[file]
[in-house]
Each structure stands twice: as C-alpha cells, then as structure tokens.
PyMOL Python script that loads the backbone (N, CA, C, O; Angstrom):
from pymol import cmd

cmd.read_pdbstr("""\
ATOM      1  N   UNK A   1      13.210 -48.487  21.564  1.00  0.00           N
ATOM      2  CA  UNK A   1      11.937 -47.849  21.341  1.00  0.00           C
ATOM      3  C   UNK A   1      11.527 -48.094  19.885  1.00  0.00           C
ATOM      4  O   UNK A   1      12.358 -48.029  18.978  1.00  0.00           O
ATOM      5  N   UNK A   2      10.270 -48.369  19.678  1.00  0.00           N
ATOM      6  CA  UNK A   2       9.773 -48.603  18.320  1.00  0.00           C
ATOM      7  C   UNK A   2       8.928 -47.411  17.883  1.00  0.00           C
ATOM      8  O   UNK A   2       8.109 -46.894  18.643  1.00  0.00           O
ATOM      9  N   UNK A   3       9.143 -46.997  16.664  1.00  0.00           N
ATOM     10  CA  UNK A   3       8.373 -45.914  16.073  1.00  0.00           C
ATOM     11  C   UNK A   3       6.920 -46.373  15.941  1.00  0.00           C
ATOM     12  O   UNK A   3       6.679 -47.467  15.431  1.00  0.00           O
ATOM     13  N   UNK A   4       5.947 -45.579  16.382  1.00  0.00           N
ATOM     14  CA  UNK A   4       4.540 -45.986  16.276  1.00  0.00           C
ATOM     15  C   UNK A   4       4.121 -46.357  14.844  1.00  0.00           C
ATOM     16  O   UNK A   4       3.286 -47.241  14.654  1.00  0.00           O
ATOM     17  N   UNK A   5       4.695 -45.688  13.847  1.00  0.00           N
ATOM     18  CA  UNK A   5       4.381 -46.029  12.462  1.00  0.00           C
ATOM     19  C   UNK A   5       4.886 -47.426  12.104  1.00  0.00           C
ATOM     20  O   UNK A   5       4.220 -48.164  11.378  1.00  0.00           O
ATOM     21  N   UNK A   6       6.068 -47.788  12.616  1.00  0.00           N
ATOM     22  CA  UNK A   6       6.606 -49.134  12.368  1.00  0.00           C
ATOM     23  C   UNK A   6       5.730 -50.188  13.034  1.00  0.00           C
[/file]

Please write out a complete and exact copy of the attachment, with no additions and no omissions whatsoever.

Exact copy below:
[in-house]
Each structure stands twice: as C-alpha cells, then as structure tokens.
PyMOL Python script that loads the backbone (N, CA, C, O; Angstrom):
from pymol import cmd

cmd.read_pdbstr("""\
ATOM      1  N   UNK A   1      13.210 -48.487  21.564  1.00  0.00           N
ATOM      2  CA  UNK A   1      11.937 -47.849  21.341  1.00  0.00           C
ATOM      3  C   UNK A   1      11.527 -48.094  19.885  1.00  0.00           C
ATOM      4  O   UNK A   1      12.358 -48.029  18.978  1.00  0.00           O
ATOM      5  N   UNK A   2      10.270 -48.369  19.678  1.00  0.00           N
ATOM      6  CA  UNK A   2       9.773 -48.603  18.320  1.00  0.00           C
ATOM      7  C   UNK A   2       8.928 -47.411  17.883  1.00  0.00           C
ATOM      8  O   UNK A   2       8.109 -46.894  18.643  1.00  0.00           O
ATOM      9  N   UNK A   3       9.143 -46.997  16.664  1.00  0.00           N
ATOM     10  CA  UNK A   3       8.373 -45.914  16.073  1.00  0.00           C
ATOM     11  C   UNK A   3       6.920 -46.373  15.941  1.00  0.00           C
ATOM     12  O   UNK A   3       6.679 -47.467  15.431  1.00  0.00           O
ATOM     13  N   UNK A   4       5.947 -45.579  16.382  1.00  0.00           N
ATOM     14  CA  UNK A   4       4.540 -45.986  16.276  1.00  0.00           C
ATOM     15  C   UNK A   4       4.121 -46.357  14.844  1.00  0.00           C
ATOM     16  O   UNK A   4       3.286 -47.241  14.654  1.00  0.00           O
ATOM     17  N   UNK A   5       4.695 -45.688  13.847  1.00  0.00           N
ATOM     18  CA  UNK A   5       4.381 -46.029  12.462  1.00  0.00           C
ATOM     19  C   UNK A   5       4.886 -47.426  12.104  1.00  0.00           C
ATOM     20  O   UNK A   5       4.220 -48.164  11.378  1.00  0.00           O
ATOM     21  N   UNK A   6       6.068 -47.788  12.616  1.00  0.00           N
ATOM     22  CA  UNK A   6       6.606 -49.134  12.368  1.00  0.00           C
ATOM     23  C   UNK A   6       5.730 -50.188  13.034  1.00  0.00           C